What a marathon few months of fantastic and cutting edge dance performances in Sydney. Call it fate .. as it was an unplanned dance season that lasted across three months this year.
Malabika Sarukkai and Aruna Sairam, held at Riverside Theatres towards the beginning of the year was the start of this unplanned season.
Oozing with the love for Krishna as Radha or Meera or his mother Yashoda, the silhouetted Malabika (commend the lighting technician) as the solo dancer to the accompanying sounds of the flute and the fainter sounds of the violin and mridangam were unsurprisingly exquisite in Lalitha Lavanga and Madhurashtakam. The latter was interspersed with rhythmic jathis with a commanding nattuvangam. The ragamalika and the musical explorations on certain words of the song leant beautifully for some amazing sancharis to be explored between the esteemed singer and acclaimed dancer.
These components of the show held the enthralled audience of Sydney in its absolute seductive folds. Except for the crashing spot light on the singer Aruna Sairam sitting almost centre stage in an unconventional position to the left of the dancer. Question was that necessary ? Question in what way was a view of the singer centre stage going to enhance the artistic or aesthetic aspect of this partnership ? Did it add to the musical experience or the dancer’s choreography ? Deeply disappointed it has taken me three months to pick up the strings to write about it.
Held also at the Riverside Theatres, was Past Forward, an umbrella event of Parramasala 2017, Leela Samson and Spanda group of dancers engaged audiences from the beginning in a unconventional show of Bharathanatyam that did not follow the traditional margam. It was perhaps a dumbed down version of a pure bharathanatyam repertoire some say, but if it was dumbed down it was nevertheless done with calculated measured conviction. As the dancers explored the spaces within and around them, the production was mostly dance and rhythm centric. Some surprisingly sensuous choreography was evidenced when the seductive energetic and uncontrollable waves of the Ganga are captured in Shiva’s locks. The other four accompanying dancers displayed acrobatic and aesthetic synchronisation in movement and grace personified.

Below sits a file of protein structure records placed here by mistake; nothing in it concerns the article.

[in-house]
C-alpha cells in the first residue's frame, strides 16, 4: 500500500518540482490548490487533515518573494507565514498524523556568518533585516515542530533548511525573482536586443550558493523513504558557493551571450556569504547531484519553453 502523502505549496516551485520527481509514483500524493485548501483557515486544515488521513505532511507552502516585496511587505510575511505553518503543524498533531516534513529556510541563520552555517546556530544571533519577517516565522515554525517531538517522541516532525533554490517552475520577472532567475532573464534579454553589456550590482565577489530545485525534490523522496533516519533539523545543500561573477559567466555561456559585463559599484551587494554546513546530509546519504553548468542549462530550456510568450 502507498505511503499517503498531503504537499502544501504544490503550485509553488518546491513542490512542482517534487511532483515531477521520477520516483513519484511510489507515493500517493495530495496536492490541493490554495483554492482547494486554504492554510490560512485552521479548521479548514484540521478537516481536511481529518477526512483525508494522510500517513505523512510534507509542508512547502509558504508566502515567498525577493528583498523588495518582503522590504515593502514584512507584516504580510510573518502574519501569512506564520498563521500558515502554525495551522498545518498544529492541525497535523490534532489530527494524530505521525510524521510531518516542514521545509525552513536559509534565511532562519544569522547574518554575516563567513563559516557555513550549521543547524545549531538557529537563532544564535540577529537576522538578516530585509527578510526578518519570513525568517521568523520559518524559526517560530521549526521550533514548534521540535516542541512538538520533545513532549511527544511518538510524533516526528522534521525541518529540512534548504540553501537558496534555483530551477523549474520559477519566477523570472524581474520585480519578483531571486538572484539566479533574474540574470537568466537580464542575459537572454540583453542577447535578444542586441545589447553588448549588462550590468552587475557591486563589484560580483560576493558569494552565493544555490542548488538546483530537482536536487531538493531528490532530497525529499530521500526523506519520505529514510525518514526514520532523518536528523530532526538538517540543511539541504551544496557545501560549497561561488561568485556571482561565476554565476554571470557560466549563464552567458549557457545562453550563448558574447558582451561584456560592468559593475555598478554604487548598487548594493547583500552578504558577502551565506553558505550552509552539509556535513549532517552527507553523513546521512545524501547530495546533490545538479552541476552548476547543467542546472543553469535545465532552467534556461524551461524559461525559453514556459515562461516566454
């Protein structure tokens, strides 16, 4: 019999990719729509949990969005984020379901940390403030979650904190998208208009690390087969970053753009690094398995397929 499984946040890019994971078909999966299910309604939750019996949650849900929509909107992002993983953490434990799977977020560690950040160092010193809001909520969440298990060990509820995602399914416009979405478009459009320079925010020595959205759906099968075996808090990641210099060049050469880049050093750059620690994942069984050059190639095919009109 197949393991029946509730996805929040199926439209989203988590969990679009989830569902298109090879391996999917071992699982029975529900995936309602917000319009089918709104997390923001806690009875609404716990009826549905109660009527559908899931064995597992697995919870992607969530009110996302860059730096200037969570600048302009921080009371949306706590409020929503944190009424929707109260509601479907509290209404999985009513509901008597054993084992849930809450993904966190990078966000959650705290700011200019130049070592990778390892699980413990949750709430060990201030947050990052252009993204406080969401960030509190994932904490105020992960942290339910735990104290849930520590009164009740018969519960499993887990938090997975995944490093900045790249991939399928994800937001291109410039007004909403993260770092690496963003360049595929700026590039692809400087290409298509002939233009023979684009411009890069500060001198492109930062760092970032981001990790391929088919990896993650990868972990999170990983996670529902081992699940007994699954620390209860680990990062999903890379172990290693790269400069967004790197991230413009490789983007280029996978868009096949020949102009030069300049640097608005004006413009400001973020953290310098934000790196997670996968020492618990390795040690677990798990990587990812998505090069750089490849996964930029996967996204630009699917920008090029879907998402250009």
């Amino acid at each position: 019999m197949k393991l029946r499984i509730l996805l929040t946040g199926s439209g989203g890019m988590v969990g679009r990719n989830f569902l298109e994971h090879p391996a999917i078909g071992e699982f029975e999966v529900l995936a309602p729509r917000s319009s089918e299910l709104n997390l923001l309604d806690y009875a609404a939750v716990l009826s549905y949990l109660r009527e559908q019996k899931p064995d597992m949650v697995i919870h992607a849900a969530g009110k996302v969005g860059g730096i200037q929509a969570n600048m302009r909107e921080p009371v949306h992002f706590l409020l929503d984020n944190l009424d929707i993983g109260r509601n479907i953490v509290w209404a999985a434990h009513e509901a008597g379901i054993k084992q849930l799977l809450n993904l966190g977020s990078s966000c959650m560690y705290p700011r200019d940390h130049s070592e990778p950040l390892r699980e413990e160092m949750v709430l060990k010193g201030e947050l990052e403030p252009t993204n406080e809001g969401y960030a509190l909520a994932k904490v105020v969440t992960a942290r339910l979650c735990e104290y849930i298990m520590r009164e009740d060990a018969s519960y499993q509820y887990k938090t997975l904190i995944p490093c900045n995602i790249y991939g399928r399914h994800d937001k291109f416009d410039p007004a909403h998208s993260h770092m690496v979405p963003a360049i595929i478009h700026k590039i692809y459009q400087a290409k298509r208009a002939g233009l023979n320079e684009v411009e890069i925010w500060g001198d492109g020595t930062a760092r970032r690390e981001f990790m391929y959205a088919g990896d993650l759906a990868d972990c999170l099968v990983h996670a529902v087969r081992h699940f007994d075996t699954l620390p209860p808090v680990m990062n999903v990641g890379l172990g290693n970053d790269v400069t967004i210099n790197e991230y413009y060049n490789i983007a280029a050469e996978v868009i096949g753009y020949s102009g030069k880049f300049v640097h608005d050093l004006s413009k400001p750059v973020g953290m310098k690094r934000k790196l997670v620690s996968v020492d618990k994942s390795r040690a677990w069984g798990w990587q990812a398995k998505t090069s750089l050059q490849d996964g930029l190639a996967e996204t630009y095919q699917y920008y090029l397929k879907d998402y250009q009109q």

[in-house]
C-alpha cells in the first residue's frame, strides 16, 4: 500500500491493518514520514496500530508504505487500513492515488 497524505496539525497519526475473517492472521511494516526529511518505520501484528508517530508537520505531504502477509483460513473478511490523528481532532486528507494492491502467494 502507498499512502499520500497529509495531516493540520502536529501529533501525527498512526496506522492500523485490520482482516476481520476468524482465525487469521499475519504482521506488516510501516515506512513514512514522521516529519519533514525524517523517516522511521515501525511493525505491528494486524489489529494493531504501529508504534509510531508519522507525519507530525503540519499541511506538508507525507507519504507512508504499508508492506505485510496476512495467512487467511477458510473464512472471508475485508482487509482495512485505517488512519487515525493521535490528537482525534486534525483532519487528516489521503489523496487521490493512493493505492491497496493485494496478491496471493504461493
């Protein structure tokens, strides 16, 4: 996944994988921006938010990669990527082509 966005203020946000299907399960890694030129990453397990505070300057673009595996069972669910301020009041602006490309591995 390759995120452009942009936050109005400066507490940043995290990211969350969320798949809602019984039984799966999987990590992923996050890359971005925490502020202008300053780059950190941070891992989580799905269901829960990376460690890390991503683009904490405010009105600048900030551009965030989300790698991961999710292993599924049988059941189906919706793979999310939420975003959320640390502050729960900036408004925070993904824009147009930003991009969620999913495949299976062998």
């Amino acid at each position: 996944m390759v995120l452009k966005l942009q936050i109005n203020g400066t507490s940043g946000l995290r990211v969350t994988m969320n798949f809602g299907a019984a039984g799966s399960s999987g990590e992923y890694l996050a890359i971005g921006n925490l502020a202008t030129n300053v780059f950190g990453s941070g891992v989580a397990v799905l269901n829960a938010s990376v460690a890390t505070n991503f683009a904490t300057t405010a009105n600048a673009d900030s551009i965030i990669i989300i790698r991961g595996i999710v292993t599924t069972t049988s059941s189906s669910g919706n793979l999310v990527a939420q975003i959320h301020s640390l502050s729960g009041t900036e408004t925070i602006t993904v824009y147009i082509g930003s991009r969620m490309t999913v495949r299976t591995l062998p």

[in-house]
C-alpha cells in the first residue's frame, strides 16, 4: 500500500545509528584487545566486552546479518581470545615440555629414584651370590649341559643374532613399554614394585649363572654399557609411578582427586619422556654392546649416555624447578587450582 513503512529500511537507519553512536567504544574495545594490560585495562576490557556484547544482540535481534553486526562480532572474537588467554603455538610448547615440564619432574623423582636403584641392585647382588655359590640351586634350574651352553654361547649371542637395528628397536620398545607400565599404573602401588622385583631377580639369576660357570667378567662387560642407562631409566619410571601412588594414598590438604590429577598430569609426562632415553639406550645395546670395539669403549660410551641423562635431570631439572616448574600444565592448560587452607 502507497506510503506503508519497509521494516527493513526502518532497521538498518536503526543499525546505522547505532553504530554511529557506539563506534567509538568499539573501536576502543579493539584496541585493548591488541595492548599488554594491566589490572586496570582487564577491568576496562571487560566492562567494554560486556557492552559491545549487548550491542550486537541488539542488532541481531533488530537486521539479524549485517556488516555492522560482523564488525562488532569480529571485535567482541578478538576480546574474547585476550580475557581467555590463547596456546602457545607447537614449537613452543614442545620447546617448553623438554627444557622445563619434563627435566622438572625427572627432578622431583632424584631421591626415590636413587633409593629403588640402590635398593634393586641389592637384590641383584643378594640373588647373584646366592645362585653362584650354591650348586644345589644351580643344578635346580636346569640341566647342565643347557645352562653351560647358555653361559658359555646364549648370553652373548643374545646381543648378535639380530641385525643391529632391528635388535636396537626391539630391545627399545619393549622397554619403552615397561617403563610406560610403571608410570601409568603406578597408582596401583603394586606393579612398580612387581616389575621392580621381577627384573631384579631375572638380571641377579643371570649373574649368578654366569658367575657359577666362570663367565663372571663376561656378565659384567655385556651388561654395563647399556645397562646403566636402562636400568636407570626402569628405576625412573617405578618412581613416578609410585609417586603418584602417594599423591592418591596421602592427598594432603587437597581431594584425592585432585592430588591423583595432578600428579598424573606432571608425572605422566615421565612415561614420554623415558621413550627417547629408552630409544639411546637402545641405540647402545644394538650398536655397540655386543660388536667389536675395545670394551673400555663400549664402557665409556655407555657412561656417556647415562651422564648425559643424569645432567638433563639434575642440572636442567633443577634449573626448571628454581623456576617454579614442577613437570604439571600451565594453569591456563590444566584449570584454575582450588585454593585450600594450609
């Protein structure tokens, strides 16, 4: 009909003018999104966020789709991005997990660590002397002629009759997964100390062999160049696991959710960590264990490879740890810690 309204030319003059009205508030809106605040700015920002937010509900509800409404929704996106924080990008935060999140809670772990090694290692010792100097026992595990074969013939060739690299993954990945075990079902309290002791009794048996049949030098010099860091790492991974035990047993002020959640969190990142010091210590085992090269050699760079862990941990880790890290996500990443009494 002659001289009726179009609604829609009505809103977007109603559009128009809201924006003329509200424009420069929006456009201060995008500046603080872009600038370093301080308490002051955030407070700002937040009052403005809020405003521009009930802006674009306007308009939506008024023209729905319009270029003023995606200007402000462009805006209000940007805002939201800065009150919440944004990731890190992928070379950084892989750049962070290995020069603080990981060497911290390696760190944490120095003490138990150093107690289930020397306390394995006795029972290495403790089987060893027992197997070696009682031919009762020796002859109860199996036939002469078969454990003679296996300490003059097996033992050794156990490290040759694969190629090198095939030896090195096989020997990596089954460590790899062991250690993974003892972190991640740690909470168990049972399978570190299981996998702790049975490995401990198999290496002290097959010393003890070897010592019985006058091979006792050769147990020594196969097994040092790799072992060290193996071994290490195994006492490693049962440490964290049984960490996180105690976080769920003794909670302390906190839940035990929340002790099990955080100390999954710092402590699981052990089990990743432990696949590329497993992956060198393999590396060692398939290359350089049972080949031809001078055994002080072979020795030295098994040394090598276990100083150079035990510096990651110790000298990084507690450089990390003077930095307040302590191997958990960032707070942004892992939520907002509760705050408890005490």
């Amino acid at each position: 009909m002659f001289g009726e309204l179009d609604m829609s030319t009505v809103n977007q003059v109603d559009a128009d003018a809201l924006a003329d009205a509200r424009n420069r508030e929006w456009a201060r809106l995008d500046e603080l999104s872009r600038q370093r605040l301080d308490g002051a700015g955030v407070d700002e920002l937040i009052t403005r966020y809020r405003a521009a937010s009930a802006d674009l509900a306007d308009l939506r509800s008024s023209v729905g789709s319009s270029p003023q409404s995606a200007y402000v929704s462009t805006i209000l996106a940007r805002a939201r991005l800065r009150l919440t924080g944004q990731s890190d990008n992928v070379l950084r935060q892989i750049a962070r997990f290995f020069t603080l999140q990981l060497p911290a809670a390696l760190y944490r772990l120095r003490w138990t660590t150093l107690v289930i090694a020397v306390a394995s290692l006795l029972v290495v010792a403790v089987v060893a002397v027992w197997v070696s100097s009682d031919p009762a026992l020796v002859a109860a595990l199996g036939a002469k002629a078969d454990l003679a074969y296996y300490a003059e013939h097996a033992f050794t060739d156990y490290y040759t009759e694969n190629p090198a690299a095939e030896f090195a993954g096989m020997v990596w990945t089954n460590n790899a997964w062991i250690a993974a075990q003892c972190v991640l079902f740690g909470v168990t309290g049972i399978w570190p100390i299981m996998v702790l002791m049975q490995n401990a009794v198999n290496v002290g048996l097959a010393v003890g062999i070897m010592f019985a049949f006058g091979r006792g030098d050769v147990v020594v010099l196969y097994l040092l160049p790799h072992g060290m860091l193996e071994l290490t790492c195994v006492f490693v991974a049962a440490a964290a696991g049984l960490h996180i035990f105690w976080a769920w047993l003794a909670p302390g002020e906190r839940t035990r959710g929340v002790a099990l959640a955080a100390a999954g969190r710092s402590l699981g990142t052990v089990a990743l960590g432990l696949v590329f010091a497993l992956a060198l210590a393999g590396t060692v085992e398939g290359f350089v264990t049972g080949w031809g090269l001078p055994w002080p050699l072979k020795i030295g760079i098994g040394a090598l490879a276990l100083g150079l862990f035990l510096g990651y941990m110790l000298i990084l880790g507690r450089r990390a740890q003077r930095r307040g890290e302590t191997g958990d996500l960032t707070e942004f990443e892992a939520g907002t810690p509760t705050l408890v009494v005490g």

Eye catching rhythms meet equally eye catching costumes in a challenging collaboration between NSW Gammelan group and Indonesian Dancers from the NSW Balinese Community and the Bharathanatyam dancers of Rasika Dance Academy in Ramayana – Lord of the Ring held on the 12 March 2017 at an outdoor stadium. The production saw key Dancers: Manjula Viswanath & Kade Novi along with their teams; Choreography & Natuvangam (Verbal Percussion):Manjula Viswanath; Vocalist – Balasubramanya Sharma (from India)
Violin- Balaji Jagannathan; Mrudangam- Siva Sethupathy; Ghatam & Morsing- Jeiram Jegathesan
The Indonesian Segment consisted of Choreography : Kade Novi and NSW Balinese Community ; Music Director and Choreographer: Made Satria; Leader of the Gamelan team: Nyoman Sudiarta and Kecak and Gammelan Musicians : NSW Balinese Community.
It was the crowning success of the multicultural Parramasala Festival 2017. Other acts that were held through out the weekend of the Festival were Swastik School of Dance whose production on Water was uniquely commissioned for Parramasala in Parched Emotions. Students of Swastik carried pots of water as they sprinkled it on each other and danced, showcased Kathak; Ruchi Sanghi’s collaborations with seven other cultures in Western Sydney Story along with the unforgettable leaps and jumps of African dancer Lucky Lartey to the african drummer Phillippe’s beats and the cleansing acts of the Aboriginal Dancers and Singers of the Traditional Owners of the Land, Darug, Lex and his family made it an exciting busy weekend.